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People who say it cannot be done should not interrupt those who are doing it. Welcome to From On High.

Tuesday, March 13, 2007

In A Pig's Eye

Don't even talk to me about a transportation funding crisis. Not when I read outrageous news items like this:
Study: Metro tunnel through Tysons would be costly
By the Associated Press


March 9, 2007 McLean, Va. -- A tunnel for Metrorail's planned extension through Tysons Corner would take about three years longer to build than an elevated track and cost at least $160 million more, a study commissioned by state officials found.

Building a 3.4-mile tunnel also could doom the state's chances for $900 million in federal financing, the study said. (link)
$160 million over and above the required expenditure. For a tunnel. So Tysons residents don't have to look at a train go nearby.

And we debate a funding crisis.

A Glimpse Into Their Methodology

How do "experts" in Southwest Virginia quantify the relative (or, preferably, the absolute) value of tourism expenditures? That's an ongoing - and maddening - question. Are we truly getting any bang for our buck?

It's an important question too, since the federal government, the state, and myriad local authorities have devoted millions upon millions of tax dollars to attracting those elusive "tourists."

Well, this narrative, provided in the Galax Gazette, gives us a glimpse into the calculation - or at least a portion of the calculation - that goes into measuring the worth of the tourism industry:
Carroll toasts tourism spending in county
By Christopher Brooke, Galax Gazette Staff Reporter

Hillsville - Revenue increases from travel-related taxes in Carroll County are something to celebrate ...

Donnie Turner, director of the tourism department, showed up - like many other county officials - to talk about accomplishments during the past year, goals for the next and expected budget needs.

Turner said during his 40-minute talk that sizeable increases in lodging in Carroll were matched by impressive rises in related taxes.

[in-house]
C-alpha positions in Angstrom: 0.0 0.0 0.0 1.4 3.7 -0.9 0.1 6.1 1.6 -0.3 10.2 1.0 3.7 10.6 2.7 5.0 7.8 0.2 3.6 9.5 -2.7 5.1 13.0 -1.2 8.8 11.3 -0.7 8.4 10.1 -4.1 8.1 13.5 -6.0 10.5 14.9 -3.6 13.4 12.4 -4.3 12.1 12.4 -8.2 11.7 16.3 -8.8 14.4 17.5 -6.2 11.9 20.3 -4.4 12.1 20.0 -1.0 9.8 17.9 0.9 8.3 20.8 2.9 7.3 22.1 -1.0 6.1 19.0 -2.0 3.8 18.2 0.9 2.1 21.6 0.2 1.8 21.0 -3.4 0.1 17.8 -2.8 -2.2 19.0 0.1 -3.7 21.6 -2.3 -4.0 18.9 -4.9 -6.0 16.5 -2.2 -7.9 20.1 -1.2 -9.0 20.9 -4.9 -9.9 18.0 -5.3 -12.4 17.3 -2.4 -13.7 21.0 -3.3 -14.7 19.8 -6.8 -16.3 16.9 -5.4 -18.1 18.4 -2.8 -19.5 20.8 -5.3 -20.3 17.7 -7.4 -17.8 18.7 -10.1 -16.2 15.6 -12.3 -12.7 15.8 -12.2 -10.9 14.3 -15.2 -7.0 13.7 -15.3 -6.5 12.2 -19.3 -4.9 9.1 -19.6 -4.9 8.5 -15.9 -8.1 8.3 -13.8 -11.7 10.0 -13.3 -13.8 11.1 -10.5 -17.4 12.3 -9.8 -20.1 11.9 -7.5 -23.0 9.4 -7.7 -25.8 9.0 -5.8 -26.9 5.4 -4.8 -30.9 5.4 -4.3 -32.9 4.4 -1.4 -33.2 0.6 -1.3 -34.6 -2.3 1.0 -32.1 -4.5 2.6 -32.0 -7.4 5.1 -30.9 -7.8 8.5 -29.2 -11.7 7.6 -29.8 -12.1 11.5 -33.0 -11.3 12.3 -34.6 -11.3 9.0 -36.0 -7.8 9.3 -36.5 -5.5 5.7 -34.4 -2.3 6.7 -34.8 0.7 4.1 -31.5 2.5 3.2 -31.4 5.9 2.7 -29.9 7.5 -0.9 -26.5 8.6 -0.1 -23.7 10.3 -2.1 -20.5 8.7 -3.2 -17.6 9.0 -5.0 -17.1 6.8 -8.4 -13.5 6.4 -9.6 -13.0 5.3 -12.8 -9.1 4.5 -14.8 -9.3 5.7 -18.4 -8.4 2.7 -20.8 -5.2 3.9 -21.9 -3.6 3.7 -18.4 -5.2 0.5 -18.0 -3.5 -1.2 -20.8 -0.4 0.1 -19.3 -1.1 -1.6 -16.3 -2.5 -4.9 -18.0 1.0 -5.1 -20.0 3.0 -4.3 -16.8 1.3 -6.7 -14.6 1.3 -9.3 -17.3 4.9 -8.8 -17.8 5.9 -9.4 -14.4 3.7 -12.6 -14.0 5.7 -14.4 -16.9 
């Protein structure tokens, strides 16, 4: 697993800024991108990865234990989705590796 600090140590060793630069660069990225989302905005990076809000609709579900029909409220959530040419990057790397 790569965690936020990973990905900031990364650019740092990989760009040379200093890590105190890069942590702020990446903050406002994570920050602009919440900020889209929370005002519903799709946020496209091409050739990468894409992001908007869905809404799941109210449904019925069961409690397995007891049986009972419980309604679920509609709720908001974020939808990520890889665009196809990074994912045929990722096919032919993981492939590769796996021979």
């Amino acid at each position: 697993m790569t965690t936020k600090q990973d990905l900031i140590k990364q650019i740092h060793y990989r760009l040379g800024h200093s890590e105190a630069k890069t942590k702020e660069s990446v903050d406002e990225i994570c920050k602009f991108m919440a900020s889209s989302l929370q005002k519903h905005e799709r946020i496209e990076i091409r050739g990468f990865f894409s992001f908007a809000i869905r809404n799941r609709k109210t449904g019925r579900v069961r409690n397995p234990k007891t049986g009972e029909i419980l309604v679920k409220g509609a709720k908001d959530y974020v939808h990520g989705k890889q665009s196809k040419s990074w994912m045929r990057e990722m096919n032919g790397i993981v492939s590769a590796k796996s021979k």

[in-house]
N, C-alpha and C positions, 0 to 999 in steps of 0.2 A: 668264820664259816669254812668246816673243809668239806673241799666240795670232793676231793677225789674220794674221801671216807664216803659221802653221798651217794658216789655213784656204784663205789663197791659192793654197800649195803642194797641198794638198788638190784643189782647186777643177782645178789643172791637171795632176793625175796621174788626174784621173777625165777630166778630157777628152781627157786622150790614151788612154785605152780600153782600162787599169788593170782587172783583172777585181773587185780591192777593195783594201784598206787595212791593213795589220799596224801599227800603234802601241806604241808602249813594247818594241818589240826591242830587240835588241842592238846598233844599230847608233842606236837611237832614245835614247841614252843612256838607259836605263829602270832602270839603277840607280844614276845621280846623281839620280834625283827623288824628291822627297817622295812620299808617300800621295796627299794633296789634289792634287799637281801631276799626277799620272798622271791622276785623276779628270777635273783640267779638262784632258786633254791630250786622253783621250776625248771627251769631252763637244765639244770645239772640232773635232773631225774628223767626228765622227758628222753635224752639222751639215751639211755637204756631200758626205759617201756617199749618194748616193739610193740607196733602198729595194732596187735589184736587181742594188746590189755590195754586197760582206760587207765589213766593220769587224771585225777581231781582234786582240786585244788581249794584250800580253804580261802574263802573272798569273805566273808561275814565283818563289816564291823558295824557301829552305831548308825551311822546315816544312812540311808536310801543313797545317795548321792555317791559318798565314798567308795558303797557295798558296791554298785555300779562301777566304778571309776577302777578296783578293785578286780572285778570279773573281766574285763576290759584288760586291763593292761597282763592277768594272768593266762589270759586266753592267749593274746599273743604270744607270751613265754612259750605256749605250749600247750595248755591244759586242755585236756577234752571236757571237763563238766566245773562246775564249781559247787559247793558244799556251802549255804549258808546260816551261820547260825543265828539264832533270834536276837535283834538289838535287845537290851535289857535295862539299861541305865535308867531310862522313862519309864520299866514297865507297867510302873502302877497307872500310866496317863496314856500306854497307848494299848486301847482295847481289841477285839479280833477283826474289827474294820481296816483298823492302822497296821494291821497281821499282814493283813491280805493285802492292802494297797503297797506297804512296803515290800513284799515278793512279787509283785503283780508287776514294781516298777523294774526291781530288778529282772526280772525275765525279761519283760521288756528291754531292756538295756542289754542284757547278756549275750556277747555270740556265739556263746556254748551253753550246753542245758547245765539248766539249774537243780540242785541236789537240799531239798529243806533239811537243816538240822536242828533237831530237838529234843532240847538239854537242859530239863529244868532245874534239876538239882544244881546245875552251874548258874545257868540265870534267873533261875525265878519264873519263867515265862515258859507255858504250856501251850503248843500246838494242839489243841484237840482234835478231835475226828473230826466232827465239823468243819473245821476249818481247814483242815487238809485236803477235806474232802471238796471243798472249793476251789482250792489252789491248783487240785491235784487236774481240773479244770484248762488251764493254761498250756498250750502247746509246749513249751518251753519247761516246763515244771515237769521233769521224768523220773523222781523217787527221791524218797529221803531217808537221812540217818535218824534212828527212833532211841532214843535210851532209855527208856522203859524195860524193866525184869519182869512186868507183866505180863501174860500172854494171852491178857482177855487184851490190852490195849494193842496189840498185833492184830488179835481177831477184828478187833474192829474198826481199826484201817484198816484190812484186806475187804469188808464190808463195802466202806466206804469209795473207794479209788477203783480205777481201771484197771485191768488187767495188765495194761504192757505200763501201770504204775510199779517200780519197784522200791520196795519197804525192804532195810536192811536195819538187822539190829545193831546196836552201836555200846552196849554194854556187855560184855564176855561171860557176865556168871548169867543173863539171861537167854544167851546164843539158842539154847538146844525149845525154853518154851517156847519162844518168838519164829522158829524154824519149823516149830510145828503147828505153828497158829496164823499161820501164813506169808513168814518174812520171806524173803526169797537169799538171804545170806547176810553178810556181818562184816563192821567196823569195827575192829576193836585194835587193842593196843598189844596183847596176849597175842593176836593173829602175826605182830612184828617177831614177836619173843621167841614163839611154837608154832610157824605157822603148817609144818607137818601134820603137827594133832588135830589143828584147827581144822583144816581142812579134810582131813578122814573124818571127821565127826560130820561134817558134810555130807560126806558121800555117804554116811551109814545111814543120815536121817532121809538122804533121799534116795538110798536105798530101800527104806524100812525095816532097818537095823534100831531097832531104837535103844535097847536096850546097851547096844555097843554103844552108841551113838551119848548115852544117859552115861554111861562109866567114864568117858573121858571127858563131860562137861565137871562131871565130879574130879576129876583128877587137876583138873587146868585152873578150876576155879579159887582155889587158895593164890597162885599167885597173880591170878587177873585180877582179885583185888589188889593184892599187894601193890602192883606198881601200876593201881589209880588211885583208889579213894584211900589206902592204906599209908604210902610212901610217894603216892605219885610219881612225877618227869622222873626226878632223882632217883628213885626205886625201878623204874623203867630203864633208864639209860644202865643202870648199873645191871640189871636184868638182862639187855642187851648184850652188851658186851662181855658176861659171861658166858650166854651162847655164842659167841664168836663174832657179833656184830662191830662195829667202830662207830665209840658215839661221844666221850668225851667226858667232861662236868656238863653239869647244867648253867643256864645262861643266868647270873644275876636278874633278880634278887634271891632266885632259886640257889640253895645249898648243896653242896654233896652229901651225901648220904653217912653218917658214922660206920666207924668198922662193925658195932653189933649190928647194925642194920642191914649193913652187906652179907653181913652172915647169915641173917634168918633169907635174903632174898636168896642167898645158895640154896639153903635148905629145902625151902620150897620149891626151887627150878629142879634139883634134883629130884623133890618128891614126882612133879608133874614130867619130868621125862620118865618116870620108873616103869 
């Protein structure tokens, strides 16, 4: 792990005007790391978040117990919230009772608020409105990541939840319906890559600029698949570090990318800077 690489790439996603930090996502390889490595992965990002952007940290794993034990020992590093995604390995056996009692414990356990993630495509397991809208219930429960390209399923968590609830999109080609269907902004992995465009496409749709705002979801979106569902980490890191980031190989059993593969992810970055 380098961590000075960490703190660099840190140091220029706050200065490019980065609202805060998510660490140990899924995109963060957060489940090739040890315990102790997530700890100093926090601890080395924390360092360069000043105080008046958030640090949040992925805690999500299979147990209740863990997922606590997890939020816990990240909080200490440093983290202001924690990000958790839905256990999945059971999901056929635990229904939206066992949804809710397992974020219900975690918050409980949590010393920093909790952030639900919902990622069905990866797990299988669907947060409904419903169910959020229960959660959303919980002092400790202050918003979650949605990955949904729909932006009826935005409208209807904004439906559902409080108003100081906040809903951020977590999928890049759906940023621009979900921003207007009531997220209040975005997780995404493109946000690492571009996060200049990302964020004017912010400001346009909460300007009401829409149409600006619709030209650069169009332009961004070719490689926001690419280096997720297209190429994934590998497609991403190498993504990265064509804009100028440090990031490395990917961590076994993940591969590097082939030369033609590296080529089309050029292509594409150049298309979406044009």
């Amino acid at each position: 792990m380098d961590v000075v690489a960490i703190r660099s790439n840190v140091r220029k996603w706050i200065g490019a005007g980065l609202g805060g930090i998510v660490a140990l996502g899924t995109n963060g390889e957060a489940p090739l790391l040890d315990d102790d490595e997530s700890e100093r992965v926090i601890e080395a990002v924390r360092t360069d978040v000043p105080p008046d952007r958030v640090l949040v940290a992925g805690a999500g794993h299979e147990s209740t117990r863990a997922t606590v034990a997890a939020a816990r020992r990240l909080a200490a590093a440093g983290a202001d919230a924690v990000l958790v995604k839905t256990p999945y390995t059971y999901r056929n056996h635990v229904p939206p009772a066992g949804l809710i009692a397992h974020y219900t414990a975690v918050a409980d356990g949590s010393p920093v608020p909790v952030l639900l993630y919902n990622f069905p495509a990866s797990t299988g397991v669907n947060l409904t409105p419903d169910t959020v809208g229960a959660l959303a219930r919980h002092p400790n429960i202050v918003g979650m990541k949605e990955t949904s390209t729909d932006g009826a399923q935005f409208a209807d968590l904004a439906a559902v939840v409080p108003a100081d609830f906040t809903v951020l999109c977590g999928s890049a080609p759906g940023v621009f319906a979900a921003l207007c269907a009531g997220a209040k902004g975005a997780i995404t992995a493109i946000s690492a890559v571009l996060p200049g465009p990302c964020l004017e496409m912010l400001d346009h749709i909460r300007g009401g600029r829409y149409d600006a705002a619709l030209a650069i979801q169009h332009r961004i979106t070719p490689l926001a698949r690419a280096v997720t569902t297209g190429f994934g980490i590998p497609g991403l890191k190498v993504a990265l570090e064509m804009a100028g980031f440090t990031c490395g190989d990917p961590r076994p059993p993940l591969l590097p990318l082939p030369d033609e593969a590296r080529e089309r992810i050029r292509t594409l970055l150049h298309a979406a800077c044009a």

He noted that the Exit 14 area off of Interstate 77 raised $272,068 in lodging taxes in 2006 - up from $164,578 collected in 2005. (link)
Got that?

Everyone staying at the Super 8 or the Knight's Inn at exit 14 off of I-77 in Galax is considered a tourist. A tourist. Every one.

With that kind of flawed methodology, I'm delivering tourism dollars to Wheeling, West Virginia as I write this. Meals. Hotel. Fuel. I'm a by-God treasure trove of tourism expenditures. Only thing is, I'm here strictly on business. Here this evening and gone in the morning.

How can my brief stay here be construed as a tourism visit?

And how many of the people who stay at the Super 8 in Galax tonight are passing through to destinations well beyond the local area? Most to be sure. All?

Those aren't tourists. They're travelers. A big, big difference.

So Donnie Turner claims to have brought in a quarter of a million tourism dollars, at the exit 14 motels alone, justifying, presumably, an array of expenditures on hiking paths and riding trails and museums and cultural centers and on and on. Attractions that, on any given day, collect dust.

We need a much more viable reporting than this, fellas. And less creative accounting.

More Mexican Wisdom

I'm beginning to have a great deal of admiration for the business acumen of certain Mexican movers and shakers. I mentioned President Felipe Calderone's statement this morning in which he essentially posited that only Mexican economic growth can solve the illegal immigration problem. Interesting.

Now there's this:

Mexican Billionaire Mocks Gates, Buffett
By Mark Stevenson, Breitbart.com


Mexico City - The world's third-richest man, Mexican telecom magnate Carlos Slim, poked gentle fun at the philanthropy of Bill Gates and Warren Buffett, and said businessmen can do more good by building solid companies than by "going around like Santa Claus" donating money.

Slim is gaining rapidly on the two heavyweights with a fortune that grew by $19 billion last year - the largest wealth gain in the past decade tracked by Forbes.

"Our concept is more to accomplish and solve things, rather than giving; that is, not going around like Santa Claus," said Slim, as he cracked jokes, smoked a cigar and outlined business plans at a rare news conferences. "Poverty isn't solved with donations." (link)
Poverty isn't solved with donations. How true. Poverty, as I've said many times, is solved with employers.

Now if Mr. Slim would just create conditions in his native Mexico that will bring about a plethora of new employers, we all will prosper.

Warner Continues To Slide Left